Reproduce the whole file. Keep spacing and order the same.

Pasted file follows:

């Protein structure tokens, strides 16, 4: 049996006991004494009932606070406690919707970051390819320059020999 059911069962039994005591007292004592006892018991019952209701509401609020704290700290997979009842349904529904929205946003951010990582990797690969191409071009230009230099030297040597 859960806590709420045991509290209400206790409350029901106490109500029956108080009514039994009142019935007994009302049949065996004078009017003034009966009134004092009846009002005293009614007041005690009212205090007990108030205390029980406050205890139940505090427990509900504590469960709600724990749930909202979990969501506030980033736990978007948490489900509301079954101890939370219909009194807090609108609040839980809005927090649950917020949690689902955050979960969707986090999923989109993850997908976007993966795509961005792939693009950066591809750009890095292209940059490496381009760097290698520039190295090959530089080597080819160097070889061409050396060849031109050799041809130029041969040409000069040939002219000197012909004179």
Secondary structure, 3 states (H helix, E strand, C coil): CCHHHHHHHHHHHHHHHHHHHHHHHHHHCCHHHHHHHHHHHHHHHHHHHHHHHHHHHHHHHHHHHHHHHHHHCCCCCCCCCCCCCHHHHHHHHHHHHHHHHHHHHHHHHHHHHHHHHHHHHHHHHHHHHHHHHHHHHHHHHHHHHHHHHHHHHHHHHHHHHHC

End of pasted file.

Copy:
């Protein structure tokens, strides 16, 4: 049996006991004494009932606070406690919707970051390819320059020999 059911069962039994005591007292004592006892018991019952209701509401609020704290700290997979009842349904529904929205946003951010990582990797690969191409071009230009230099030297040597 859960806590709420045991509290209400206790409350029901106490109500029956108080009514039994009142019935007994009302049949065996004078009017003034009966009134004092009846009002005293009614007041005690009212205090007990108030205390029980406050205890139940505090427990509900504590469960709600724990749930909202979990969501506030980033736990978007948490489900509301079954101890939370219909009194807090609108609040839980809005927090649950917020949690689902955050979960969707986090999923989109993850997908976007993966795509961005792939693009950066591809750009890095292209940059490496381009760097290698520039190295090959530089080597080819160097070889061409050396060849031109050799041809130029041969040409000069040939002219000197012909004179």
Secondary structure, 3 states (H helix, E strand, C coil): CCHHHHHHHHHHHHHHHHHHHHHHHHHHCCHHHHHHHHHHHHHHHHHHHHHHHHHHHHHHHHHHHHHHHHHHCCCCCCCCCCCCCHHHHHHHHHHHHHHHHHHHHHHHHHHHHHHHHHHHHHHHHHHHHHHHHHHHHHHHHHHHHHHHHHHHHHHHHHHHHHC